Cultivating the virtue of penance
by Fr. Roy Cimagala

This is just to be realistic about our human condition. It’s not to paint a dark world for ourselves. If we believe in God, we know that our life ought to be bright and cheerful, and that everything, including our mistakes, works out for the good.

But we cannot deny that we have weaknesses. There are temptations around. And in spite of our best efforts, we know that sooner or later we find ourselves falling into sin.

We need to know how to deal with these conditions. We need to find a way to derive some good from them, since if we have hope, some good can always be achieved from them.

We have to remember what St. John said about what we have to contend with in the world. “For everything in the world—the lust of the flesh, the lust of the eyes, and the pride of life—comes not from the Father but from the world.” (1 Jn 2,16) With that warning alone, it would seem that we are doomed to fall one way or another, sooner or later.

St. Paul also points to us the tremendous evil spirits that we always have to do battle with. “For our struggle is not against flesh and blood, but against the rulers, against the authorities, against the powers of this dark world and against the spiritual forces of evil in the heavenly realms.” (Eph 6,12) We need to process these words slowly, and be prepared for them to happen in our life.

It’s good that we never forget this reality. But we need to prepare ourselves for it. Precisely, the virtue of penance starts when we acknowledge these conditions about ourselves. We should be humble enough to accept this reality.

But the virtue of penance goes farther than that. It grows when we put up the necessary defenses against these enemies of our soul and wage a lifelong ascetical struggle. Yes, our life will be and should be a life of warfare, a war of peace and love that will also give us certain consolations in spite of the tension.

And for this penance to be a true virtue, it has to include an indomitable hope that can survive even in the worst of scenarios. In fact, this hope gets stronger the uglier also the warfare gets.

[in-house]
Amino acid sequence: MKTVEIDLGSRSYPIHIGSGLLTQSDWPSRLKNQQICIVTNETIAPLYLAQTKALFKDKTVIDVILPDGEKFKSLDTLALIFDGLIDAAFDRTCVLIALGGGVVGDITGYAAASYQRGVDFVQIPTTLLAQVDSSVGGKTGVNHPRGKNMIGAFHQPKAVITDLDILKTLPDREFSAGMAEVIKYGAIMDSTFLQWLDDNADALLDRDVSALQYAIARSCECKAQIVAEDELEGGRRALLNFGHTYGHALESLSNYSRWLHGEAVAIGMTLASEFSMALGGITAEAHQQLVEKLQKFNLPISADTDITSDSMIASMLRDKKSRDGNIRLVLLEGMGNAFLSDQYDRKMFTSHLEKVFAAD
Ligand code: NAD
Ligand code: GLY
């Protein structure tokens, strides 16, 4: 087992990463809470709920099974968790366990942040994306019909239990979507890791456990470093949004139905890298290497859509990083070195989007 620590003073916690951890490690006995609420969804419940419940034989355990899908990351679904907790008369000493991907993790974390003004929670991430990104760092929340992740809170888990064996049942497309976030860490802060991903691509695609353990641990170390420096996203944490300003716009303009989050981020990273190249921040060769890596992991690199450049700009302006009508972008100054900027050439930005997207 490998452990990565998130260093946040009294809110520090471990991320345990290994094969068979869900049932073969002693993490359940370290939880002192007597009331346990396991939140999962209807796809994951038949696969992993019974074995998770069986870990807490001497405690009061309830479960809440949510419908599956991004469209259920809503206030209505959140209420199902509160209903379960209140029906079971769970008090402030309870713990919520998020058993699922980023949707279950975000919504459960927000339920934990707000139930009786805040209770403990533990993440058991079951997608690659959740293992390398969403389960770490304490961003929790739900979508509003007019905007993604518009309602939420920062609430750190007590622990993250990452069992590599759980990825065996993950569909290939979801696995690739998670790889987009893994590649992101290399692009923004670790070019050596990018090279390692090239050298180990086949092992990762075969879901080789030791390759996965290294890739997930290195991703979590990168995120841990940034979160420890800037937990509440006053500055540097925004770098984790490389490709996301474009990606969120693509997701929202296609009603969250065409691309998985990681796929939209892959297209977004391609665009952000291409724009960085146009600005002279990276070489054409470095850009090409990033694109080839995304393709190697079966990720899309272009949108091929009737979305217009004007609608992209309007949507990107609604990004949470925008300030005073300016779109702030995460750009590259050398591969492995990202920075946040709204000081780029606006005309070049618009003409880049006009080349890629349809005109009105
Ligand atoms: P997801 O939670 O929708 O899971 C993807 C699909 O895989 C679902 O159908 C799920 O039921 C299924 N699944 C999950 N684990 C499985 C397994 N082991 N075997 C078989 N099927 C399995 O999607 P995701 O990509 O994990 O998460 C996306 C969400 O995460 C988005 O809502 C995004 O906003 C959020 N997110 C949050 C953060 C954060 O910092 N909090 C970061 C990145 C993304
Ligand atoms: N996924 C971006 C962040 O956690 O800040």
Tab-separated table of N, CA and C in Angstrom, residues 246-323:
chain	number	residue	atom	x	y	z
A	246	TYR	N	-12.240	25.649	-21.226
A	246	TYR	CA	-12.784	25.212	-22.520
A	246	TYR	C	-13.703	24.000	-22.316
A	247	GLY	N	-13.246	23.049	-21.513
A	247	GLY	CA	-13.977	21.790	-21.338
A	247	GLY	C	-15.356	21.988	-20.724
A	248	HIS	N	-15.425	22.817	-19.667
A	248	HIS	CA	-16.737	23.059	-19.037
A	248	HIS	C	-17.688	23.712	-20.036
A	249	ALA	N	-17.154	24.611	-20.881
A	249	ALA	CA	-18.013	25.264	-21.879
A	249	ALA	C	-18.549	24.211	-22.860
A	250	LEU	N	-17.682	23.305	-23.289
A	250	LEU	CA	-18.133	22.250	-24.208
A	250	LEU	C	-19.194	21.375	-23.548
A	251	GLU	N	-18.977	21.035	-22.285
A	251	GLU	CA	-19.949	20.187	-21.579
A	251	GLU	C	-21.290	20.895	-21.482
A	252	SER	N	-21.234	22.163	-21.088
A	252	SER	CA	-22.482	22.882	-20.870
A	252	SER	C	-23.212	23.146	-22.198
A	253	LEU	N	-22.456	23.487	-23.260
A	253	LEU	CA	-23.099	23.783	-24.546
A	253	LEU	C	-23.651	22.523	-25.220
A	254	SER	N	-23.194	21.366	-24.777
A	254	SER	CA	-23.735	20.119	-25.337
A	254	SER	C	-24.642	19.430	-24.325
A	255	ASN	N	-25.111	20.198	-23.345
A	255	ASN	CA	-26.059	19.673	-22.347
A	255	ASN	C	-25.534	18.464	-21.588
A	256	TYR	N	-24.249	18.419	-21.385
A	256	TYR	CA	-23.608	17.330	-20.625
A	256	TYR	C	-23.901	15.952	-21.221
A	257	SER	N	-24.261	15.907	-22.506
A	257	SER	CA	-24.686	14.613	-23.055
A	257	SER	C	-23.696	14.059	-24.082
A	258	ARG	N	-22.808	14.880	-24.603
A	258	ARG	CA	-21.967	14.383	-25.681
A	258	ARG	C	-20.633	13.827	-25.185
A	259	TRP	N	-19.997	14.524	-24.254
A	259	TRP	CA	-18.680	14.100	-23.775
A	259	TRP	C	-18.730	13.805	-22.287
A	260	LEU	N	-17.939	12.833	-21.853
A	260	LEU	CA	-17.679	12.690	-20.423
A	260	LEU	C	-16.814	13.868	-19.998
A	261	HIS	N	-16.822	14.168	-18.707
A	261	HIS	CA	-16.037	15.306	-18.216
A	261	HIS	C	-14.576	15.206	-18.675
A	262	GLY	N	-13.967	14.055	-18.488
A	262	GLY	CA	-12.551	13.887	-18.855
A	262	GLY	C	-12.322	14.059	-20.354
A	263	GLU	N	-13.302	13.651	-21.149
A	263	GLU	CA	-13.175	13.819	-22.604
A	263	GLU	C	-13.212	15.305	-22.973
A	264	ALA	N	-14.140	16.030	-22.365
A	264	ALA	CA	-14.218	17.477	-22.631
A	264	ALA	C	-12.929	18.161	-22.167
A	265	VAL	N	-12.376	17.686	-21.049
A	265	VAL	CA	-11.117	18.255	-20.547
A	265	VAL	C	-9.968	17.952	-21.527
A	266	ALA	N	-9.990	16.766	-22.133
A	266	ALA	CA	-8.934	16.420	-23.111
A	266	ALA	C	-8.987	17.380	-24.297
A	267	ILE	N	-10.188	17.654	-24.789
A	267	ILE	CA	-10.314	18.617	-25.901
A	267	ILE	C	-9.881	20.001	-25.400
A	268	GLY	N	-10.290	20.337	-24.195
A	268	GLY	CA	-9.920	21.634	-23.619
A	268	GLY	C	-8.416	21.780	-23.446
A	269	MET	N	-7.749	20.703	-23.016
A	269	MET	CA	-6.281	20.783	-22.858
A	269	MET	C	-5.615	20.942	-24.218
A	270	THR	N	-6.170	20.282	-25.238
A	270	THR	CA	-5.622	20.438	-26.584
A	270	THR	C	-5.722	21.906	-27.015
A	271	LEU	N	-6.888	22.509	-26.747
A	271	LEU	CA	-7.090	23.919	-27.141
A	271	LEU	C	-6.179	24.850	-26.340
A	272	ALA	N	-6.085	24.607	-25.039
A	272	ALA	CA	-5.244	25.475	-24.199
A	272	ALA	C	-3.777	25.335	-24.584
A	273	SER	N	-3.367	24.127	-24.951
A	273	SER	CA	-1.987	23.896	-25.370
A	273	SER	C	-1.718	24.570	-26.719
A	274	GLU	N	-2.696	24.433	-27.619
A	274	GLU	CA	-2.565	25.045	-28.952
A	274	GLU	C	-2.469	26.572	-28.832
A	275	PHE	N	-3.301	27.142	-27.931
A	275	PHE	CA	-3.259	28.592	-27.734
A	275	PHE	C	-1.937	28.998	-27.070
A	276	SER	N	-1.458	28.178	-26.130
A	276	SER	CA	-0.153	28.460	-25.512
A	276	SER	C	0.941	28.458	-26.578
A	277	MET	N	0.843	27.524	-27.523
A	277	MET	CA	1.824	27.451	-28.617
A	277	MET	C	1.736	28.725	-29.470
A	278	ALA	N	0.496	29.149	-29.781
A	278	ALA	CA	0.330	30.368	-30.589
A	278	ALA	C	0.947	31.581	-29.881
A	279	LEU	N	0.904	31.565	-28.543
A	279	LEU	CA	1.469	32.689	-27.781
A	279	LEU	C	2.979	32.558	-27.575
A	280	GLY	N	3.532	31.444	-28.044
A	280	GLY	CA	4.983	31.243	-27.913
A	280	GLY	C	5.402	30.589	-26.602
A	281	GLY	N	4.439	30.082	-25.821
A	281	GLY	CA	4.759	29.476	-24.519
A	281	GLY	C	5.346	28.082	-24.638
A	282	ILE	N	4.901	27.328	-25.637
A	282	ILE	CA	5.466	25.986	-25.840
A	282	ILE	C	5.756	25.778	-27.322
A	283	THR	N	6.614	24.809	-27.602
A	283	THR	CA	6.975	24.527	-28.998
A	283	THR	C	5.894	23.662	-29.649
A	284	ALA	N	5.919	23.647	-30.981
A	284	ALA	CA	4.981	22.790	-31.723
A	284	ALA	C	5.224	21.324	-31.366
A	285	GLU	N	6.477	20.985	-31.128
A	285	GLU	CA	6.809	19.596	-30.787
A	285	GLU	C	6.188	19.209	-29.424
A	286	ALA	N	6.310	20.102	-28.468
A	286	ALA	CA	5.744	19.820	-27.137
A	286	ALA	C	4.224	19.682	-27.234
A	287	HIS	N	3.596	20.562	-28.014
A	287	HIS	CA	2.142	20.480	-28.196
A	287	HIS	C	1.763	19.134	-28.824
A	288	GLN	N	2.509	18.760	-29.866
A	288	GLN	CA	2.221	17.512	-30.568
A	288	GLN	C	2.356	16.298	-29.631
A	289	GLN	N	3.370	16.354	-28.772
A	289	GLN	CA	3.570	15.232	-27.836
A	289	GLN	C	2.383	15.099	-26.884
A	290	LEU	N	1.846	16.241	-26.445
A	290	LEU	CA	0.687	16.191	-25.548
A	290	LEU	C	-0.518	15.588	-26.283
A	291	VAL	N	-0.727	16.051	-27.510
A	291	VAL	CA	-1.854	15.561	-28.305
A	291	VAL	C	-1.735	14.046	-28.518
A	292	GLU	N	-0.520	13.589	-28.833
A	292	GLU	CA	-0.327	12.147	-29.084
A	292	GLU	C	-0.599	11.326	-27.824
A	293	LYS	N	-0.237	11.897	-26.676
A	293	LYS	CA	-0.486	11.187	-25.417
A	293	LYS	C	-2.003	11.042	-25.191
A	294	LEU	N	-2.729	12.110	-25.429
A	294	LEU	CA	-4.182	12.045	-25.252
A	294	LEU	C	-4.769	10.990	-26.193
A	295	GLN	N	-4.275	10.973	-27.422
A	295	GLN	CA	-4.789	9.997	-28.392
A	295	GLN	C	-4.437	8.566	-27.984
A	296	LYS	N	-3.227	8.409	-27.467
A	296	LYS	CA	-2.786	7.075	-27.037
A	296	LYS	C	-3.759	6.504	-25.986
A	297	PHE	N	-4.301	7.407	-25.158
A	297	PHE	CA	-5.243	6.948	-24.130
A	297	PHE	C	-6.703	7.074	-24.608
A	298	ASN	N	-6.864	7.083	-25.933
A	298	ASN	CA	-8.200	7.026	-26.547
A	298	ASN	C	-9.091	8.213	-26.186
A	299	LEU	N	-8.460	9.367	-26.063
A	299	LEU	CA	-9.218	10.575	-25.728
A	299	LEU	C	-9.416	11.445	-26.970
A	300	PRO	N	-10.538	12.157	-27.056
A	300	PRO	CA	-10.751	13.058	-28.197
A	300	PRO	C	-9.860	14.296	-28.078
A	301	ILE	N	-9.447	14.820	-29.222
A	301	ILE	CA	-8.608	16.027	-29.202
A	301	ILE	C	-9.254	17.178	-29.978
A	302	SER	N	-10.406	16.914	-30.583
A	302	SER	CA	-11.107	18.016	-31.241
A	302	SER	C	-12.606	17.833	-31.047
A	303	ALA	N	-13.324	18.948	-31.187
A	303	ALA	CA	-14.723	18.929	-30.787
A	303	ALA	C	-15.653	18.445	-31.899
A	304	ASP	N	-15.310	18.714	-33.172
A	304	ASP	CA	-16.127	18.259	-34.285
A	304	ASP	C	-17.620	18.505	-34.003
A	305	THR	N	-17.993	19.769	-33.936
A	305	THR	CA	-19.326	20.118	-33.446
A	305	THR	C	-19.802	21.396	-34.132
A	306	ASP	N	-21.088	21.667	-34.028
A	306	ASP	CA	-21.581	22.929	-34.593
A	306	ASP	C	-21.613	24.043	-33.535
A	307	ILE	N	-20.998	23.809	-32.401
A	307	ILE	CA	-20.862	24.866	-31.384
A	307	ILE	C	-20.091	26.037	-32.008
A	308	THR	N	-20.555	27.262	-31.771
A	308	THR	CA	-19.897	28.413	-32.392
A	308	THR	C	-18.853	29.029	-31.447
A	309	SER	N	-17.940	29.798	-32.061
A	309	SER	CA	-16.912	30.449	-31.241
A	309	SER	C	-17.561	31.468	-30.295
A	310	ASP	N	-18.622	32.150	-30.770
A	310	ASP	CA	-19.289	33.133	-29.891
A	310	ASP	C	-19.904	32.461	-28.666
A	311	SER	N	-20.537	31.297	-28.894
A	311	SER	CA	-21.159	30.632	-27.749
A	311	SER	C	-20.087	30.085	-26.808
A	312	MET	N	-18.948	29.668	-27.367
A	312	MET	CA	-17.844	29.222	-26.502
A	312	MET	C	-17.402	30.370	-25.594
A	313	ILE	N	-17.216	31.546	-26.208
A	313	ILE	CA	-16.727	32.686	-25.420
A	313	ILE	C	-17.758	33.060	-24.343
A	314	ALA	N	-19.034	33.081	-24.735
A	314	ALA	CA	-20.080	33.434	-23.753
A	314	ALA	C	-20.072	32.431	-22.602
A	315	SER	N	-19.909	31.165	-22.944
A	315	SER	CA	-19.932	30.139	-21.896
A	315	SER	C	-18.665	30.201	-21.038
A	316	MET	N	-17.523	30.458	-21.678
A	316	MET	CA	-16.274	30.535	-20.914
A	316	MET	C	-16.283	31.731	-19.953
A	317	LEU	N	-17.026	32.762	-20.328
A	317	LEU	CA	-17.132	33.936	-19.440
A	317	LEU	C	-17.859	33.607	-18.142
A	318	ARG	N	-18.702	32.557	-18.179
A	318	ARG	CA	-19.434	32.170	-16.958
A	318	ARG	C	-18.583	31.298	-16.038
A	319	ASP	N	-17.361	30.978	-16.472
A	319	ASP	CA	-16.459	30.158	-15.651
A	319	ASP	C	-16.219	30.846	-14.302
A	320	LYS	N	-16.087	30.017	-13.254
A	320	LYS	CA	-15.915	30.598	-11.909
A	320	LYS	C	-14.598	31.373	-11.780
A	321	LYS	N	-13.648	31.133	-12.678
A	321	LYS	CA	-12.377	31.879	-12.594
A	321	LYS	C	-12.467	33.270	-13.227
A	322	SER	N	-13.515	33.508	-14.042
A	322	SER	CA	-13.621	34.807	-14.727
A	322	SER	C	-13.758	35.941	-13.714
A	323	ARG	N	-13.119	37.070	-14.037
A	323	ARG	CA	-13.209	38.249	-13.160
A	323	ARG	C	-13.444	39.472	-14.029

It’s a hope based on God’s never-sparing mercy. Some relevant words of St. Paul: “I am sure that he who began a good work in you will bring it to completion at the day of Jesus Christ.” (Phil 1,6) It would be good if these Pauline assurance forms the deep attitude we should have toward our fragile human condition.

Besides, we should not forget that nothing happens in our life without at least the permission and tolerance of God. And if he allows something to happen, no matter how evil it is, it is because a greater good can be derived from it. Precious lessons can also be learned from our sinfulness.

God predestines no one to fail definitively, although we have the power, due to our freedom, to go against God’s will and saving designs. This truth of our faith should never be forgotten, especially in our deep moments of misery and misfortune.

The virtue of penance also includes the desire and practice of regular and frequent recourse to the sacrament of penance, where through the ministry of priests, Christ comes to us as father, friend, judge and doctor. This sacrament not only reconciles us with God, but also repairs whatever damage our sin would cause on others and the Church in general.

It’s good that the practice of confession becomes a habit and is approached with the proper dispositions and preparation, making a thorough examination of conscience, contrition, purpose of amendment, confession and acts of penance.

As a sacrament, confession gives us, aside from sanctifying grace, some special and sacramental grace that would make us at the same time more sensitive and resistant to our weaknesses and temptations. There is a kind of strength that it gives and that is useful to our daily spiritual battles.

This virtue of penance also includes the desire and practice of continuing atonement and reparation. This can be done in many ways—exerting greater effort to pray, being more generous with our sacrifices and daily self-denials, especially in food, drink, and comfort. It can be done also by doing many corporal and spiritual works of mercy, etc.

All of these should produce an inner joy in us. That’s a sure sign the virtue of penance is alive in us.

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